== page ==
Steady buying from the fund manager took his stake to the 10% mark last week. His holding is worth around £703 million at today's £31.11 share price, down from 2018’s record high of £37.73.
Schroders is a major stake in the manager's £6.2 billion Lindsell Train UK Equity fund and £1.6 billion Finsbury Growth & Income (FGT) investment trust, representing 6.6% and 7.1% of the respective portfolios at the end of March.
Train is now the second largest holder of the stock after the Schroder family and the manager has doubled his stake in the space of just over two years.
In a recent interview with the Financial Times, Train (pictured) said Schroders had built itself a solid position in asset management on this side of the Atlantic, but would need to invest heavily in its US operations if it wanted to compete on a global scale
'Most of the trillion-dollar asset managers are in the US because of the scale of the domestic savings pool — Schroders’ big disadvantage is that it . . . is not well represented there,' he said.
'How are they going to get to a trillion, or even three trillion, dollars? It has probably got something to do with the US.'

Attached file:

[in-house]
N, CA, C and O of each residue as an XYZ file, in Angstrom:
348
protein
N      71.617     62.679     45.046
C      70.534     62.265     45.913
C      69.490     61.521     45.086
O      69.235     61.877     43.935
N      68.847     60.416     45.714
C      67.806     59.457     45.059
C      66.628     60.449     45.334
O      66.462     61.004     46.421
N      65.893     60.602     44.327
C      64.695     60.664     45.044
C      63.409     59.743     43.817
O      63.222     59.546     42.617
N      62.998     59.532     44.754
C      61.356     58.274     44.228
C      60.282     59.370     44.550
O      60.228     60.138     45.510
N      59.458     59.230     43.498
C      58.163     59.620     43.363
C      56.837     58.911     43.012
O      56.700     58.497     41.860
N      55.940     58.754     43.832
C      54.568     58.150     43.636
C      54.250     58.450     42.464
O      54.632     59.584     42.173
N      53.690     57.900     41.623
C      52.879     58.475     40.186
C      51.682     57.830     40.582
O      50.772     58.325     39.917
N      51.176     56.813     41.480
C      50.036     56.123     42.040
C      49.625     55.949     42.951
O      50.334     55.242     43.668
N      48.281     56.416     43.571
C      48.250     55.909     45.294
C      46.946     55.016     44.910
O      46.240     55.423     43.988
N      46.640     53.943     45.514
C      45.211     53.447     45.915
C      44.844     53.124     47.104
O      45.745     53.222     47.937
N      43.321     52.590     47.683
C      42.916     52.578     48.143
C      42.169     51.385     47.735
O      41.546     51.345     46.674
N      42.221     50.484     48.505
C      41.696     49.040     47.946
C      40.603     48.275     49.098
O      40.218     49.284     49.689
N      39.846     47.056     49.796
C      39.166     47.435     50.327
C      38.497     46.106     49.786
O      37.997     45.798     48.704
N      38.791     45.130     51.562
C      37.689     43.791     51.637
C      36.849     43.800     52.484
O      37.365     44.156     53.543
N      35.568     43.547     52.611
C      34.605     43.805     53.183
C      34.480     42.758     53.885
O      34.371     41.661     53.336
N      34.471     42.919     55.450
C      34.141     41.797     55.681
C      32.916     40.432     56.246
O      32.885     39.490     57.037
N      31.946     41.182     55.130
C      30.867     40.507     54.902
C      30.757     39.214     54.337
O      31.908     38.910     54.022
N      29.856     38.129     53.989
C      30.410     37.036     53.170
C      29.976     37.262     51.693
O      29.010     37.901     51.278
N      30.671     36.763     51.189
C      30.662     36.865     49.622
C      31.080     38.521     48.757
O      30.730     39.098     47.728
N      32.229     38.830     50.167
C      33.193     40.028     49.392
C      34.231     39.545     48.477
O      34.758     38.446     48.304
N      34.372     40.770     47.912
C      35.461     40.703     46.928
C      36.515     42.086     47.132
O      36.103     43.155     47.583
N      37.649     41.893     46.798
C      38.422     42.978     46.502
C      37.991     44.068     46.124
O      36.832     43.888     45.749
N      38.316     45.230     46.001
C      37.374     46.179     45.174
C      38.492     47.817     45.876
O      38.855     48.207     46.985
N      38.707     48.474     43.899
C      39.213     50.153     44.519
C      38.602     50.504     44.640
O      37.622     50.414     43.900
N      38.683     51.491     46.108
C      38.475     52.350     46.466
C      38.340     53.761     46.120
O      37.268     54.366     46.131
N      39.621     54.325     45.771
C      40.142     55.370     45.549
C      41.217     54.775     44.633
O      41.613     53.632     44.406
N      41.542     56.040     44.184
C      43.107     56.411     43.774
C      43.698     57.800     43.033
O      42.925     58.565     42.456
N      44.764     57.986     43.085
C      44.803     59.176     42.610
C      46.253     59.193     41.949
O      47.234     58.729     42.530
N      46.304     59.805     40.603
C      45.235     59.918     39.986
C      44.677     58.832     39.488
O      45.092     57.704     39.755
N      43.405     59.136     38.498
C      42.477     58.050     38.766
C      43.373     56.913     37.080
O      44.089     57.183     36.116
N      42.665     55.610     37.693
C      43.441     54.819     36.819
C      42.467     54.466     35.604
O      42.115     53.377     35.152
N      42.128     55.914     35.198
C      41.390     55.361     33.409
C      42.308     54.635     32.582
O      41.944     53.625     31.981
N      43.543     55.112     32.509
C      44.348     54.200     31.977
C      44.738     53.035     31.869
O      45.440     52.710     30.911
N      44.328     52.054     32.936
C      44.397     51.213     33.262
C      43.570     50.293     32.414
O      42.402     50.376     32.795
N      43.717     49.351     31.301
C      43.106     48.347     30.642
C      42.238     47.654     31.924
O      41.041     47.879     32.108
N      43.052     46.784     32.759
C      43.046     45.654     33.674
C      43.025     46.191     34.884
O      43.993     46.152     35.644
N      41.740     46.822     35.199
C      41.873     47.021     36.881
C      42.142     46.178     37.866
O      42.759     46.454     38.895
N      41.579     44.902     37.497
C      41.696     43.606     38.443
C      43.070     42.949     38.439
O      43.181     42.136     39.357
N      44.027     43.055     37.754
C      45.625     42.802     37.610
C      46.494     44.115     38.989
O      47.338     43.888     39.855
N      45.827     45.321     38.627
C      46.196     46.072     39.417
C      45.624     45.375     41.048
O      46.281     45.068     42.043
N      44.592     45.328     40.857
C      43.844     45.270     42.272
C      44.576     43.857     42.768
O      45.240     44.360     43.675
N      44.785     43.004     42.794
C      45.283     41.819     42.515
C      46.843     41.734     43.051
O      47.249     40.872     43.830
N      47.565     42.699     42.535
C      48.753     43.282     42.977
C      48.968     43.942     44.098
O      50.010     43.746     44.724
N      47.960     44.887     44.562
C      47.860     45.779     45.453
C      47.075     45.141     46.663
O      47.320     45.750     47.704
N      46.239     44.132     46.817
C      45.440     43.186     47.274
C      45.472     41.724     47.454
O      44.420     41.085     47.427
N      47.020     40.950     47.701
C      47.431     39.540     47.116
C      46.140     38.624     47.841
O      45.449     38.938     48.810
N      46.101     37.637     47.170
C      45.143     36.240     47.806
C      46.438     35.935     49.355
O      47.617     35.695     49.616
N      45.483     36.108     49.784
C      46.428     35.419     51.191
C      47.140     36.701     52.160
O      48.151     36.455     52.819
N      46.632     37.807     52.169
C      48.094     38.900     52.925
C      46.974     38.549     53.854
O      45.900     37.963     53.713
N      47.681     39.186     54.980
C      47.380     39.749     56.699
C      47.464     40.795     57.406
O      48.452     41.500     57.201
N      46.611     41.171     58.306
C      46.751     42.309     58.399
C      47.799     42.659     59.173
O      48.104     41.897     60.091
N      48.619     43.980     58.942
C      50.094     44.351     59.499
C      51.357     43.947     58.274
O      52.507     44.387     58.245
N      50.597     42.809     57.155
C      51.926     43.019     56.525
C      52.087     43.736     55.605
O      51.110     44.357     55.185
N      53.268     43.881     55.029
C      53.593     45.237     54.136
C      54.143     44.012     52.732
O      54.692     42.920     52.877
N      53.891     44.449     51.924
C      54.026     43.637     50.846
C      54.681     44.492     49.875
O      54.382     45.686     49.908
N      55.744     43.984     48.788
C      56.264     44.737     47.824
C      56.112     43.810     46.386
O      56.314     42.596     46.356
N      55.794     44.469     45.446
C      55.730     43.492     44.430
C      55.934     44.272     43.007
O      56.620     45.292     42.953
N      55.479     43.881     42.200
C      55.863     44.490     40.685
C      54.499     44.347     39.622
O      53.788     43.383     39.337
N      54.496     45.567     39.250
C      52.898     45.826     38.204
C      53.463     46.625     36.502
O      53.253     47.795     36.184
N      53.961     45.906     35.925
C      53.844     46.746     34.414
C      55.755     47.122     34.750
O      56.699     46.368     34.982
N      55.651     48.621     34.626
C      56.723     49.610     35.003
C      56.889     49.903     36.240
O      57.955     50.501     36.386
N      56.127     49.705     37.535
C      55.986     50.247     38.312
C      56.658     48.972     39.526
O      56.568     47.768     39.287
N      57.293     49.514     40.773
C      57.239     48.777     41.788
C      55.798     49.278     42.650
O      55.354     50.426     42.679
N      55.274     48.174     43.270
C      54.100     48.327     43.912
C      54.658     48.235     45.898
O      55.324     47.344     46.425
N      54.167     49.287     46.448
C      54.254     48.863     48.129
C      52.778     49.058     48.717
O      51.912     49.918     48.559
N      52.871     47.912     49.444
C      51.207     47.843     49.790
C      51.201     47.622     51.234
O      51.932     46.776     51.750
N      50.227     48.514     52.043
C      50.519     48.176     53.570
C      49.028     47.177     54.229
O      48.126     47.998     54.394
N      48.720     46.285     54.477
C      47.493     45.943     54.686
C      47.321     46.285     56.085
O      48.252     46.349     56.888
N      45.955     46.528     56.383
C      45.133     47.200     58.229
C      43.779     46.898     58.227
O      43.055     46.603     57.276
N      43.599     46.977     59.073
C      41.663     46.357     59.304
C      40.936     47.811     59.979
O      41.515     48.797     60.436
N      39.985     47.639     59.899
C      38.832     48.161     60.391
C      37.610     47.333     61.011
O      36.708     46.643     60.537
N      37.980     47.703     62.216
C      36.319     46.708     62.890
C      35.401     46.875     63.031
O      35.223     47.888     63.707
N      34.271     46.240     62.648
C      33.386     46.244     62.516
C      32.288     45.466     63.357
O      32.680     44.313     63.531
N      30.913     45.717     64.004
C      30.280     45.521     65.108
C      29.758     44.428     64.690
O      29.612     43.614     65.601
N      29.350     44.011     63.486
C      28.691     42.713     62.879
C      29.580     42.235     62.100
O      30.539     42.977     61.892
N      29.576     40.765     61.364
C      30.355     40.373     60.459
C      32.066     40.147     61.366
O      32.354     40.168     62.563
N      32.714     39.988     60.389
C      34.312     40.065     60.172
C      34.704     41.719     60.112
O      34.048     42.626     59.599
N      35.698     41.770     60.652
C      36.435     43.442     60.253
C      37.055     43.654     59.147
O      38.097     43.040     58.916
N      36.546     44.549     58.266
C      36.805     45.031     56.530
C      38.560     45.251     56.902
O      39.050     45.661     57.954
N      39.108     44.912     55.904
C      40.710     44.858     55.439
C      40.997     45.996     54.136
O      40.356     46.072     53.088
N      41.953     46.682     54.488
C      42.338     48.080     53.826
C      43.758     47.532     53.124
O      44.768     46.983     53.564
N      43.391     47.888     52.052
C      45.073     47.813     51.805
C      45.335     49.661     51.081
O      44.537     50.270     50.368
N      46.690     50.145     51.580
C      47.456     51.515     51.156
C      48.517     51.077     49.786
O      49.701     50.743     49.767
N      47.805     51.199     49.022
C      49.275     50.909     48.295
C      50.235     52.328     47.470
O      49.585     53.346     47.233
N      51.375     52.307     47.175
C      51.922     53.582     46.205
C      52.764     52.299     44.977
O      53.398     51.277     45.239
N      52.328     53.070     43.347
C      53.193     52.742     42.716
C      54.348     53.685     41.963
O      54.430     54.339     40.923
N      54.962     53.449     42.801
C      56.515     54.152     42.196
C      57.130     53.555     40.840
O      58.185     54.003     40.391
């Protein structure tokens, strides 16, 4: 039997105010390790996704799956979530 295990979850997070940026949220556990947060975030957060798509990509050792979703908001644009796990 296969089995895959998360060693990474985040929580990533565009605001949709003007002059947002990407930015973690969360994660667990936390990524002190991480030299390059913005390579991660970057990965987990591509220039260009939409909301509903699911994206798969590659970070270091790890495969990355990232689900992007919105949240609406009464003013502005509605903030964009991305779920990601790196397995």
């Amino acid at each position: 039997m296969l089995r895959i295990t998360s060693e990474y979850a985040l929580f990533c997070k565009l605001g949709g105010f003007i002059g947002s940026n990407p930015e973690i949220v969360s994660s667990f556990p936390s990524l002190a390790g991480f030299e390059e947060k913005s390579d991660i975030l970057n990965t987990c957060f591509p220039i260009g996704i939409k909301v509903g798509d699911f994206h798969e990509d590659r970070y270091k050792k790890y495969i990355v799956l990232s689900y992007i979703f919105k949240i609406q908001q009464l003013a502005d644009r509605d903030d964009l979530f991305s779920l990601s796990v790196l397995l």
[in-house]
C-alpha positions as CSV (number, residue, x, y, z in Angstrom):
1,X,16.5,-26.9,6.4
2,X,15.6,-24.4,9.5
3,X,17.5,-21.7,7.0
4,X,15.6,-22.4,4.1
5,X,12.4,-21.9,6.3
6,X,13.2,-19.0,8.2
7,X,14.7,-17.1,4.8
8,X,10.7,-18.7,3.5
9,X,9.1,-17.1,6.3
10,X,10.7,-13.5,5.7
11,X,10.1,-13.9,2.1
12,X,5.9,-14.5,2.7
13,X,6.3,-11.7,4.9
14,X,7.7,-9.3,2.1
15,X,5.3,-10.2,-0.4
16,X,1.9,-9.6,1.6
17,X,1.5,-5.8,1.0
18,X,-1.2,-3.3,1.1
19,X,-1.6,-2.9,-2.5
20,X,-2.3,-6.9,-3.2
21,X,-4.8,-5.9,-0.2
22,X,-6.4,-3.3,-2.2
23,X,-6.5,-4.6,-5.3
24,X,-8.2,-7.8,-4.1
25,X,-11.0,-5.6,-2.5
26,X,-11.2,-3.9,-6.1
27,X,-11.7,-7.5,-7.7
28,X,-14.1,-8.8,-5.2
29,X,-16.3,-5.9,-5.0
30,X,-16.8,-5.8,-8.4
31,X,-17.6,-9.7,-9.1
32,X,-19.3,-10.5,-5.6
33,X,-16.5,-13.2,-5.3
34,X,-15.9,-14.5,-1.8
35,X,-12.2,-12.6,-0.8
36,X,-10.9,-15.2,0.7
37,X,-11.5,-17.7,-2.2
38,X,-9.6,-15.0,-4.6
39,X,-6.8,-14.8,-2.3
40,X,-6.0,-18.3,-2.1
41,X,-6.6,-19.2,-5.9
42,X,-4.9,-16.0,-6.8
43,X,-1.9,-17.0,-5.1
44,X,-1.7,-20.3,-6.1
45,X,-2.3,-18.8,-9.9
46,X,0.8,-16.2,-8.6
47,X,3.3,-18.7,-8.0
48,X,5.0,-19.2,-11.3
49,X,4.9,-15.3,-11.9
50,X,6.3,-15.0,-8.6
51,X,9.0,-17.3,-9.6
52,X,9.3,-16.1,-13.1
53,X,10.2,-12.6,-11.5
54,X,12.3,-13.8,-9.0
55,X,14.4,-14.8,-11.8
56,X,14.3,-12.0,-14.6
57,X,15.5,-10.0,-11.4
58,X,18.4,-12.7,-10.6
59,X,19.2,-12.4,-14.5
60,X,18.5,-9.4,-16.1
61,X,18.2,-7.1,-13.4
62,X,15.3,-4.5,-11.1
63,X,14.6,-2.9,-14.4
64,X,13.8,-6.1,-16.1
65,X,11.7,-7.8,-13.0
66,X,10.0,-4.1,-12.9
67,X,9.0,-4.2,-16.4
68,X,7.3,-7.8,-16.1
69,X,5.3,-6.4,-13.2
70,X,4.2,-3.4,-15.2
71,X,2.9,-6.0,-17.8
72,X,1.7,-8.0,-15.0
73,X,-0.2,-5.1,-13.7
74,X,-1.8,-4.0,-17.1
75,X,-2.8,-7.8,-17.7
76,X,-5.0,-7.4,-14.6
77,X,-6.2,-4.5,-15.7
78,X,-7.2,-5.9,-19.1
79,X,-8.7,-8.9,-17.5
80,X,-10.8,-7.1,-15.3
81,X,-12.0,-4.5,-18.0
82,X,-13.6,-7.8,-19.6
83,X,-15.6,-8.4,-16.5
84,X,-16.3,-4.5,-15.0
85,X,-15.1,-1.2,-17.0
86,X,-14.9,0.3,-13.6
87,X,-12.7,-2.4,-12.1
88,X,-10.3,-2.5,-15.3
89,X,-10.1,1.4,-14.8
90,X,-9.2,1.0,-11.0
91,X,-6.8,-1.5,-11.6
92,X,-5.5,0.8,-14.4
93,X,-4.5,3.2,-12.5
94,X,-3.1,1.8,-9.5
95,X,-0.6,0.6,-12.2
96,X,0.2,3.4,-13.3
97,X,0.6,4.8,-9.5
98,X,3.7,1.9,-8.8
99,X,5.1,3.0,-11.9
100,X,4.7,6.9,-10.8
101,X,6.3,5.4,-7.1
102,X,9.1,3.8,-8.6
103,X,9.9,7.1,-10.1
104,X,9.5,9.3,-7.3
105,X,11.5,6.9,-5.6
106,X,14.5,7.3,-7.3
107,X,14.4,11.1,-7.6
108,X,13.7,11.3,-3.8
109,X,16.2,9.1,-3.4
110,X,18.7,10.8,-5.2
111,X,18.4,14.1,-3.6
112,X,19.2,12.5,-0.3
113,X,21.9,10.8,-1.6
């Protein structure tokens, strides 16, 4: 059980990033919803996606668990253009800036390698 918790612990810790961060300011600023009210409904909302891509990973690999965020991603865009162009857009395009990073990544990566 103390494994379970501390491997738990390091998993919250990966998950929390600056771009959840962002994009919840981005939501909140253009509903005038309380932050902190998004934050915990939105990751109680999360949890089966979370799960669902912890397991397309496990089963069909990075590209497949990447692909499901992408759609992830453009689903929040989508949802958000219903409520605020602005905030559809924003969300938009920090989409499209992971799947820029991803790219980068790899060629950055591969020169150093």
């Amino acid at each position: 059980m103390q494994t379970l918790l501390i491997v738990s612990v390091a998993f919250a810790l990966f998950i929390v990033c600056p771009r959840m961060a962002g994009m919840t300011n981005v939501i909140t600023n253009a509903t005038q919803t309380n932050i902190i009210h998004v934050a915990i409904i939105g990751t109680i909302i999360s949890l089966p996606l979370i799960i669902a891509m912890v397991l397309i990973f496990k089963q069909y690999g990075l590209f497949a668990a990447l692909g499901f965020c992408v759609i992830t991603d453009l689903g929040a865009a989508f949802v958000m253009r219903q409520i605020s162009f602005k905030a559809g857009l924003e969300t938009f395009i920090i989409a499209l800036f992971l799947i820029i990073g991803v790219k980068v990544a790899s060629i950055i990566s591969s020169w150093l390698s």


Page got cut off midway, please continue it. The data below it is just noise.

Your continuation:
Schroders is the fourth largest UK asset anager with total client assets of £410 billion.
Globally it is only the 33rd largest however, according to the asset managers league table compiled by data provider IPE, with assets a small fraction of the multiple trillions of dollars run by the largest international houses.
The company has recently partnered with Lloyds on a joint wealth management service, having been awarded £80 billion of the £109 billion in pension assets that the bank pulled from former partner Standard Life Aberdeen in early 2018.
The manager's fund group Lindsell Train now owns more than 11% of the Bristol-based broker's shares, which are held in the Lindsell Train UK Equity and Finsbury Growth & Income trust as well as the Lindsell Train Global Equity fund Train runs with Michael Lindsell and James Bullock.